PS. HERE’S WHO TO BLAME for your potholes and busted axles, all but one elected officials: Dan Gjerde; Doug Hammerstrom; John Pinches; Susan Ranochak; Benj Thomas; Larry Stranske; Trevor Sanders; and Brag Mettam, appointed by MCOG directly from Caltrans.
WHEN IT GETS DOWN TO IT, Orwell said it best: “People sleep peaceably in their beds at night only because rough men stand ready to do violence on their behalf.”
HOW MANY ENCOUNTERS a day do you suppose the rough men, and now rough women, sort out every day? Many thousands, many thousands which necessarily involve varying degrees of physical restraint from which almost all of the physically restrained emerge among the living. That's saying something in country as unhinged as America has become over the years, and doubly amazing considering the millions of guns in the land. And is there any need to point out that this society's free-range lunatic quotient is huge, all of the above occurring in a country divided from the beginning along class and race lines. It's surprising that cops don't shoot a lot more people.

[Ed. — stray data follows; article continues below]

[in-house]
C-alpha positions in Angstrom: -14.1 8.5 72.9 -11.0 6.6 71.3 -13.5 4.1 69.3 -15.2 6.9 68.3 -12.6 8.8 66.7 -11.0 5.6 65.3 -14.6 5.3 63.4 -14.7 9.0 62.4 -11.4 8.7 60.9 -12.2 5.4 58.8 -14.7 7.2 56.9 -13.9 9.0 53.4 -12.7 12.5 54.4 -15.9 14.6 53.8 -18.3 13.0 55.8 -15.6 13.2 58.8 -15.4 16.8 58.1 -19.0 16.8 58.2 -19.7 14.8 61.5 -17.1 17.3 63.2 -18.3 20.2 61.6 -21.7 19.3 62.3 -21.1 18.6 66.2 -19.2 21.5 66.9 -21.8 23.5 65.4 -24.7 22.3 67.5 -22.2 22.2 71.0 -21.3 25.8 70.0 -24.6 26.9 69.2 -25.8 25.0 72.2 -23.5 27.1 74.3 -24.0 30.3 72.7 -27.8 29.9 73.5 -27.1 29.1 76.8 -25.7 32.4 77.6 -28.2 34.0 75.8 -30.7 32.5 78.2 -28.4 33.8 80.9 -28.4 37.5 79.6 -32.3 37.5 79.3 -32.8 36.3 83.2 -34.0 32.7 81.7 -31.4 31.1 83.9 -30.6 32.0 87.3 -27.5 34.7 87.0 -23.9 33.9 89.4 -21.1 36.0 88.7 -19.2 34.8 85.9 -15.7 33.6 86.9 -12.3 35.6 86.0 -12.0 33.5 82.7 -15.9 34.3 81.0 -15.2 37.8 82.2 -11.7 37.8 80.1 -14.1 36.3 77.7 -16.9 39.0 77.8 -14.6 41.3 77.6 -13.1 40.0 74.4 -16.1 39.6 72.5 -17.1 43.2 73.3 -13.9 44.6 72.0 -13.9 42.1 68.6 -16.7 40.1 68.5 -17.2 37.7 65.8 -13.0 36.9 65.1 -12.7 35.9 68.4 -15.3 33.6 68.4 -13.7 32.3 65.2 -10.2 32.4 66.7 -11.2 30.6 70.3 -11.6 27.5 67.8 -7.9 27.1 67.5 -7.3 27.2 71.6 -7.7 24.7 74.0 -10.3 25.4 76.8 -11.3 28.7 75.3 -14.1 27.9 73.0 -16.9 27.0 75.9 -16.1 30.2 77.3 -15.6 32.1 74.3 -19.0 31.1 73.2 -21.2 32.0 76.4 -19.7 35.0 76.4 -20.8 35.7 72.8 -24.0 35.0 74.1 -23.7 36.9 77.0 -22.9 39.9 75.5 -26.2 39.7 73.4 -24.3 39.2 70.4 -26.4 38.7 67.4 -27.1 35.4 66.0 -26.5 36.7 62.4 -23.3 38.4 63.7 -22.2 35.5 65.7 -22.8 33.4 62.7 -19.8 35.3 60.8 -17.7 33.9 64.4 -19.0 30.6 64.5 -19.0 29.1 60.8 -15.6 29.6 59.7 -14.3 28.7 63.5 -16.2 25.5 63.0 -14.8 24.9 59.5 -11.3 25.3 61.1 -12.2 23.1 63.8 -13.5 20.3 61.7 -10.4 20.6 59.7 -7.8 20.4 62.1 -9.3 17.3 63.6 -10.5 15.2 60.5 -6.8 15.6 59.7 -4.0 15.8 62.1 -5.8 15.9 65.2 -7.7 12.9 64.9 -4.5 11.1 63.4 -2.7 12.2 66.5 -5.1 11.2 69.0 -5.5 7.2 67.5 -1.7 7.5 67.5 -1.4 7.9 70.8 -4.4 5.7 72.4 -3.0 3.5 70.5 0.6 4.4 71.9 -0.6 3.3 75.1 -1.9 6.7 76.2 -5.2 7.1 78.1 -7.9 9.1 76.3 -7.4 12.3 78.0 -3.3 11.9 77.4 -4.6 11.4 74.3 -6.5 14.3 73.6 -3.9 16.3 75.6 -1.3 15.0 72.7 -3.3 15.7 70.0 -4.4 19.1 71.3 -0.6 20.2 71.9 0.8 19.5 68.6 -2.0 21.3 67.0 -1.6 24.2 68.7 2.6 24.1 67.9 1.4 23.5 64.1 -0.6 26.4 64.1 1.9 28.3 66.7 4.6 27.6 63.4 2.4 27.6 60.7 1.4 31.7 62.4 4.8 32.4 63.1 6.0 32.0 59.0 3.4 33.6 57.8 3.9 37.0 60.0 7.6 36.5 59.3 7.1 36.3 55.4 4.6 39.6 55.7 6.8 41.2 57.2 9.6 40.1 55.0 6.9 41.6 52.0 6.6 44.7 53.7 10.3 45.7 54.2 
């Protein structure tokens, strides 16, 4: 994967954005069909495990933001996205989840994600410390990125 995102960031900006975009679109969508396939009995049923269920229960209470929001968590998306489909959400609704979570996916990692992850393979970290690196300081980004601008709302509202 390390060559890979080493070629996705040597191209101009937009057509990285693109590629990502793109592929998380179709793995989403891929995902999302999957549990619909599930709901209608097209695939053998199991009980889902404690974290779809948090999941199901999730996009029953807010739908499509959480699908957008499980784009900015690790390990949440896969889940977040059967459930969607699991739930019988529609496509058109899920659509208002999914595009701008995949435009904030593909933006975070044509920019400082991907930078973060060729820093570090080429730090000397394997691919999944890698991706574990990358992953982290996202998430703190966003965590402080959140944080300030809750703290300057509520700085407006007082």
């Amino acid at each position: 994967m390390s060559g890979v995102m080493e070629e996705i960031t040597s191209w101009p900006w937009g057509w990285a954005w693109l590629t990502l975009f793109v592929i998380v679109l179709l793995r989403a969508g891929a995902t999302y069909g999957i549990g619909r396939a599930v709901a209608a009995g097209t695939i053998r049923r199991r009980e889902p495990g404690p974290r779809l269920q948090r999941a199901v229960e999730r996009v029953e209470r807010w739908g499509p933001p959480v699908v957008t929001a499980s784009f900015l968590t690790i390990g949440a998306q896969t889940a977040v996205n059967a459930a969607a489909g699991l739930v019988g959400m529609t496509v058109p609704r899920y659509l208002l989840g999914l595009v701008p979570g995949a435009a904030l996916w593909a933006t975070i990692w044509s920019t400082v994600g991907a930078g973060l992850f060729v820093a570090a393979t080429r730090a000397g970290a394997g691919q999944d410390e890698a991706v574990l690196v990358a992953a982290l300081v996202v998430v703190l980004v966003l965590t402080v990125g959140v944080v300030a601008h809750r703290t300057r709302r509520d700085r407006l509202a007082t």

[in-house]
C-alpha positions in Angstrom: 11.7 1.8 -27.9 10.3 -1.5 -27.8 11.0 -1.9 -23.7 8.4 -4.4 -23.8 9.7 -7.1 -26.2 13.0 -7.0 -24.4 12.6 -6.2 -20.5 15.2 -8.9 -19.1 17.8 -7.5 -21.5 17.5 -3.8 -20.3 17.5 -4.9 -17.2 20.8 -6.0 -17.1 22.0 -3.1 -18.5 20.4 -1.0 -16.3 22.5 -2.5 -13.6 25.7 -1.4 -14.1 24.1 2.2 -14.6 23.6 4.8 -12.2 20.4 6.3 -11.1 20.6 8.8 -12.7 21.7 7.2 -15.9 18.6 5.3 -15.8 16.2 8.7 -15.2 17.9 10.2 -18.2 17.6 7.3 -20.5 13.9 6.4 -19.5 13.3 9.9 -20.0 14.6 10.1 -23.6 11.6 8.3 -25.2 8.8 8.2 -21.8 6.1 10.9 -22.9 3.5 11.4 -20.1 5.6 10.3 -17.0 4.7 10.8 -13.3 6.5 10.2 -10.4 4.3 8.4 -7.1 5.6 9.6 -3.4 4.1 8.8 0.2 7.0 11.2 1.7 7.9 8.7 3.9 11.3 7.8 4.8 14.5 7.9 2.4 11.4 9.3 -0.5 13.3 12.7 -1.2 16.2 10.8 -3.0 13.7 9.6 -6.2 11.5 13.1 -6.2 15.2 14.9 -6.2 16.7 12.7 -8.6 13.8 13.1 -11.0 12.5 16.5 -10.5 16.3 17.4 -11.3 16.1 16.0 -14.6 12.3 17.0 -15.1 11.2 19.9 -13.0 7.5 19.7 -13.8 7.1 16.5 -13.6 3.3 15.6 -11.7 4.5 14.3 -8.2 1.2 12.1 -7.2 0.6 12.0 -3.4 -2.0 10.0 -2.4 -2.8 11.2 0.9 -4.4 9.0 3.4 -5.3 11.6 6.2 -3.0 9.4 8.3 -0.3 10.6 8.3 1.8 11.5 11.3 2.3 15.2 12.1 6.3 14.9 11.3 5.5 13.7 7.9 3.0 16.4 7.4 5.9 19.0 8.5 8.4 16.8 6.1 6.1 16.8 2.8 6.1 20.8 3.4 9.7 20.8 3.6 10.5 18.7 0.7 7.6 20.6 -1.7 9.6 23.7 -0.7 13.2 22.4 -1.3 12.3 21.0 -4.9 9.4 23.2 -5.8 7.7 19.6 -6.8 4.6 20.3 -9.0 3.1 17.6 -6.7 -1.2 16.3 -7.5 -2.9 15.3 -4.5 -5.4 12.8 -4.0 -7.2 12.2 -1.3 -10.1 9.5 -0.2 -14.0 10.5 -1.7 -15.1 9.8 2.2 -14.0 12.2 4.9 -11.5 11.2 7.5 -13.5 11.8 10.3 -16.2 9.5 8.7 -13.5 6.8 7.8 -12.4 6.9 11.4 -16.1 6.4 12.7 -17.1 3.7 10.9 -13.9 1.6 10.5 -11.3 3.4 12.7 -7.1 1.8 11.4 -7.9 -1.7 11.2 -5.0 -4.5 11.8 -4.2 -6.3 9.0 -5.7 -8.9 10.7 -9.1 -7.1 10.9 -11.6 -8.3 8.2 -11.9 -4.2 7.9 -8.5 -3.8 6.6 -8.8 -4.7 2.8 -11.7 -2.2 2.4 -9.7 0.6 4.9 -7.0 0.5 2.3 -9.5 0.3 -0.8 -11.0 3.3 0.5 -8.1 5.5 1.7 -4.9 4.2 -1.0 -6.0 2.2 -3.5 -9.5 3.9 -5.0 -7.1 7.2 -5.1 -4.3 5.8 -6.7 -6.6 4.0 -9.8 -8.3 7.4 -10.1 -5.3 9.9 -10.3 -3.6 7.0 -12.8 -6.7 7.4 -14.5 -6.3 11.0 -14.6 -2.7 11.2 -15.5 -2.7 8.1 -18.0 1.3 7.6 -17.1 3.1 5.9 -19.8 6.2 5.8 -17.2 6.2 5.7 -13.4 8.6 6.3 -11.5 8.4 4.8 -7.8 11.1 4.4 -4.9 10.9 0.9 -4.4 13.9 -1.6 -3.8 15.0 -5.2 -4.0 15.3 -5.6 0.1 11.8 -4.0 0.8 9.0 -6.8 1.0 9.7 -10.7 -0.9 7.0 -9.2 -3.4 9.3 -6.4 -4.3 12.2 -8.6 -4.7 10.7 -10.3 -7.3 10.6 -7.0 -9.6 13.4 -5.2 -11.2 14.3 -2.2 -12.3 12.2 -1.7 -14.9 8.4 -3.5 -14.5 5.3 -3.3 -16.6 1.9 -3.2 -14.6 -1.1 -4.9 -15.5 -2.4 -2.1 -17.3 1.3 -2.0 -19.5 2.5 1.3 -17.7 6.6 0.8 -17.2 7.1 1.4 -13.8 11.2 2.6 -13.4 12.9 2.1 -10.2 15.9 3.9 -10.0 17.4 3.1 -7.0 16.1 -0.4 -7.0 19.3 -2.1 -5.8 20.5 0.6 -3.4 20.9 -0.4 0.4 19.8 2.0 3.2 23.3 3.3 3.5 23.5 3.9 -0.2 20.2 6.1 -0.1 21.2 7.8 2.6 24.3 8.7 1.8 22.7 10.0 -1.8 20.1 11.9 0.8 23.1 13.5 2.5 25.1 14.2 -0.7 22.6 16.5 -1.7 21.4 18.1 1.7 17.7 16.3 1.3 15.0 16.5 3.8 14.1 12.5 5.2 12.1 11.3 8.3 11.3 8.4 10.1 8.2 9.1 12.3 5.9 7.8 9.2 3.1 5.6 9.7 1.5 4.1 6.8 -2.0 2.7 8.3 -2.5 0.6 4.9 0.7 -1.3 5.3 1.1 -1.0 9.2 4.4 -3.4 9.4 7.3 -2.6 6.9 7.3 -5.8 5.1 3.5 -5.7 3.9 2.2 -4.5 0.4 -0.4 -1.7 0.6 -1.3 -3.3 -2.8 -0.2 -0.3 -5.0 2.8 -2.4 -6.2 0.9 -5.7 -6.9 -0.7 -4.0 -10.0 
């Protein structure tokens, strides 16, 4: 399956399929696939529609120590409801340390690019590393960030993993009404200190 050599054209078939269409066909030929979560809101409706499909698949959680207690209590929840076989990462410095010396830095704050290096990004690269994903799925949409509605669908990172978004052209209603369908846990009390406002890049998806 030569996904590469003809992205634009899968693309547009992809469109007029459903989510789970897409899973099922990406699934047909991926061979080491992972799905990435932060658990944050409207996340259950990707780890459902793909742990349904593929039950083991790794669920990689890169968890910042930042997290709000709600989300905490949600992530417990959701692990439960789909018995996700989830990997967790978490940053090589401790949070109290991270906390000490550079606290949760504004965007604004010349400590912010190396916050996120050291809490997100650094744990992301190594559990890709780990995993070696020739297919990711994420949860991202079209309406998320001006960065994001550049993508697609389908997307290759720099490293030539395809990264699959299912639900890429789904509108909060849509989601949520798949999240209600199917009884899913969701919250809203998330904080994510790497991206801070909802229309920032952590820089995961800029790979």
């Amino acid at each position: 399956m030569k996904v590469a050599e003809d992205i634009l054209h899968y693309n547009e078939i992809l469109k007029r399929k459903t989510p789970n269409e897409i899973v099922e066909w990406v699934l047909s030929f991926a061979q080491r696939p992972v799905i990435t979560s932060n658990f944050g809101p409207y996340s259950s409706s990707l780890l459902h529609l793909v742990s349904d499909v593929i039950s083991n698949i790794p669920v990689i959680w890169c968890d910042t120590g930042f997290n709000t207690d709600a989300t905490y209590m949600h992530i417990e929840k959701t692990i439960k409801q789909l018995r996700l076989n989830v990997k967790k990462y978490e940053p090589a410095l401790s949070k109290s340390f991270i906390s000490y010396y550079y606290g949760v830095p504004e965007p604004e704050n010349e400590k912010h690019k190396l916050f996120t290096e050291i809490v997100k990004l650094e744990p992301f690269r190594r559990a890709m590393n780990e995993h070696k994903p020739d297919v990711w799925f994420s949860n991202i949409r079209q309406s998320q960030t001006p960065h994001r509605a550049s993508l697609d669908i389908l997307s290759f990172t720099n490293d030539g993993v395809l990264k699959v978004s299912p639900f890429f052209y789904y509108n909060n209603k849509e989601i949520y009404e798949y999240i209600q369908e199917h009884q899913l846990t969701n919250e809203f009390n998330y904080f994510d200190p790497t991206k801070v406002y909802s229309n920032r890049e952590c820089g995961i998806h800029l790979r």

YOUNG PEOPLE may not believe it, but the rough men, fifty, sixty years ago, were a lot rougher. Any veteran of 60s demonstrations will tell you that if you got arrested, male or female, you could expect a nice pummeling, and if you popped off, you got a full beatdown. Bar fights and other belligerent interfaces between cops and citizens where the citizen didn't instantly obey police commands to cease and desist, saw the cops immediately go to full body slams and fungo bat blows to the head. Back in the day, most Americans duly stopped whatever they were doing when the cops told them to stop.